Despite the widespread use of excellence models as a self-assessment tool in the past two decades, little is known about the underlying logic behind the way that promoting organizations give weight to their criteria, and whether these scores align with business reality. This paper aims to analyze whether these scores coincide with the vision of managers and the real situation of business today.
This paper uses three different methods and two kinds of data to review the evolution of scores on criteria in excellence models since their creation and empirically analyses and compares the results with the vision of the managers.
The results show that the estimated weight of criteria in the European Foundation for Quality Management (EFQM) model (both directly perceived by managers and obtained with the statistical analysis) do not coincide with the value that the promoting organization has given to them, in its current version or in the previous versions.
This paper is focused exclusively on industrial companies so one discussion point that can serve as a basis for future research is to study whether there is any difference in the distribution of points between industrial organizations and services, or between private and public organizations.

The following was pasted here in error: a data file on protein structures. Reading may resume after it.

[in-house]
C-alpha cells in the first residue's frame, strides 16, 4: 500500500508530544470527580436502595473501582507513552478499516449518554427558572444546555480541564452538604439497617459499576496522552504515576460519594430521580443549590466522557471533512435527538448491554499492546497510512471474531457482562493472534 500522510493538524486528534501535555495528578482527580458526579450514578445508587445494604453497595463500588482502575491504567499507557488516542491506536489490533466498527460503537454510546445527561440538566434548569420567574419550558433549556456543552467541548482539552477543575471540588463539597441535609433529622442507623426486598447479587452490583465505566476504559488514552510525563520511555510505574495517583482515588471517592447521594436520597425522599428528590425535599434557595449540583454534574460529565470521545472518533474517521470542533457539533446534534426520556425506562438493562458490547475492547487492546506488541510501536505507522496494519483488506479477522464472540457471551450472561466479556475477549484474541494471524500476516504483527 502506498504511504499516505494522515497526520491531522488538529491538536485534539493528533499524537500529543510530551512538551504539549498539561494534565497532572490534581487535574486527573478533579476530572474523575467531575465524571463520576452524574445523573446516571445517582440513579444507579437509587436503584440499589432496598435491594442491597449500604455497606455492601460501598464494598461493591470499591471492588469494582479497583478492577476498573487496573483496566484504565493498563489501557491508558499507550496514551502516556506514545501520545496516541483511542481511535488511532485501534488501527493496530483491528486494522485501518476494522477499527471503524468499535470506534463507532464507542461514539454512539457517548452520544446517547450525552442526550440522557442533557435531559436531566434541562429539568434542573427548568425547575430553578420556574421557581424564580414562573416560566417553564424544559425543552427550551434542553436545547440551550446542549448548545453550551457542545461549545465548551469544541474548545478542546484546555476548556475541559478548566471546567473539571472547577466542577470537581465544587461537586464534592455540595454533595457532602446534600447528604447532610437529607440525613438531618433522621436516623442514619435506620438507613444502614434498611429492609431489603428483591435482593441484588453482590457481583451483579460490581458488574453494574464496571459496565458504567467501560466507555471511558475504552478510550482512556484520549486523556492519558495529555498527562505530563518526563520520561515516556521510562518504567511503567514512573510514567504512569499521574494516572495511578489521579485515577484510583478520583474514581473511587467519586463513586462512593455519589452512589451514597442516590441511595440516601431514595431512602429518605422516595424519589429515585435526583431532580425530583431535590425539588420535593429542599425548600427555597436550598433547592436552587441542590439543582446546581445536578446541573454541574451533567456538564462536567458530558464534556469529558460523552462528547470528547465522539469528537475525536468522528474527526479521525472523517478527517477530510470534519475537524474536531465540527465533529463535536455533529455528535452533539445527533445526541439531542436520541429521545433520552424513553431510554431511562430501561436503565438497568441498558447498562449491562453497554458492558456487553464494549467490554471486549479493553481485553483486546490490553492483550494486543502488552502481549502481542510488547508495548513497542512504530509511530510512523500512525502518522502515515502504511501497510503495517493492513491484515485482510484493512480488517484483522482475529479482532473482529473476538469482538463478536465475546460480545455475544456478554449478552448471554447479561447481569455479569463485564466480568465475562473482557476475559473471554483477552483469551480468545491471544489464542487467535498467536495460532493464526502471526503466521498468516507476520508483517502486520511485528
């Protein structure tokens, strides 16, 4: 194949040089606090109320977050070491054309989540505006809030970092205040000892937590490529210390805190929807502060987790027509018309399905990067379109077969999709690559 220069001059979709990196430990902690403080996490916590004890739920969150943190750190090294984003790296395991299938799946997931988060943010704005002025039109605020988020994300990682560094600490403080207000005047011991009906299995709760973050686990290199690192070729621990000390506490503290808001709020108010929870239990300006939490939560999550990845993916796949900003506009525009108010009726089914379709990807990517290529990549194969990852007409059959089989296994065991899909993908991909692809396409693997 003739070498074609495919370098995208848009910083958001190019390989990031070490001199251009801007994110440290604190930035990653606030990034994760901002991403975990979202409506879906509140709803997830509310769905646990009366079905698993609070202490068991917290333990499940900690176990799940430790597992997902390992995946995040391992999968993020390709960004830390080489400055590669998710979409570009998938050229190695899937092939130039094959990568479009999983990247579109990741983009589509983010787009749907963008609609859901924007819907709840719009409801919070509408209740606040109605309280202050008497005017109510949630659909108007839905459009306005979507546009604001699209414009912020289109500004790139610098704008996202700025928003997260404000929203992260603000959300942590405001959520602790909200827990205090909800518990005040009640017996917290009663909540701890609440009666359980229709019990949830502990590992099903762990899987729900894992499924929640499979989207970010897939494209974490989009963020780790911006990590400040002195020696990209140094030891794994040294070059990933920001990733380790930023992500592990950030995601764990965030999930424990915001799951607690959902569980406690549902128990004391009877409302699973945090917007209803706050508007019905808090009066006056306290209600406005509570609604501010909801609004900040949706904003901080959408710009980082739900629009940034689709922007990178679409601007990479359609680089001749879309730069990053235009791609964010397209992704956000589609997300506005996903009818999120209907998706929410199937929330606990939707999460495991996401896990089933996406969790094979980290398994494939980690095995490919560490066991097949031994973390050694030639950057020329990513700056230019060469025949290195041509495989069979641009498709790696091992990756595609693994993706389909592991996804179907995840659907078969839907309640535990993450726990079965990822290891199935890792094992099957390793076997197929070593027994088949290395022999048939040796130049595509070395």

The results show that, depending of the methodology used to evaluate the weight of each element of the excellence model, these weights could be different and are different from those proposed by EFQM. Therefore, if managers want to use the EFQM model of excellence for self-evaluation purposes, they should define their own weights for each element, in accordance with their own company characteristics. Leadership, strategy, people, partnership & resources and processes could have more or less importance in promoting the success of a business, according to the specific situation of each company.
This study has been made using three different methods and two kinds of data.
Gómez-Gómez, J., Martínez-Costa, M. and Martínez-Lorente, Á.R. (2016), "Weighting the dimensions in models of excellence – a critical review from a business perspective", Measuring Business Excellence, Vol. 20 No. 3, pp. 79-90. https://doi.org/10.1108/MBE-01-2016-0007Download as .RIS
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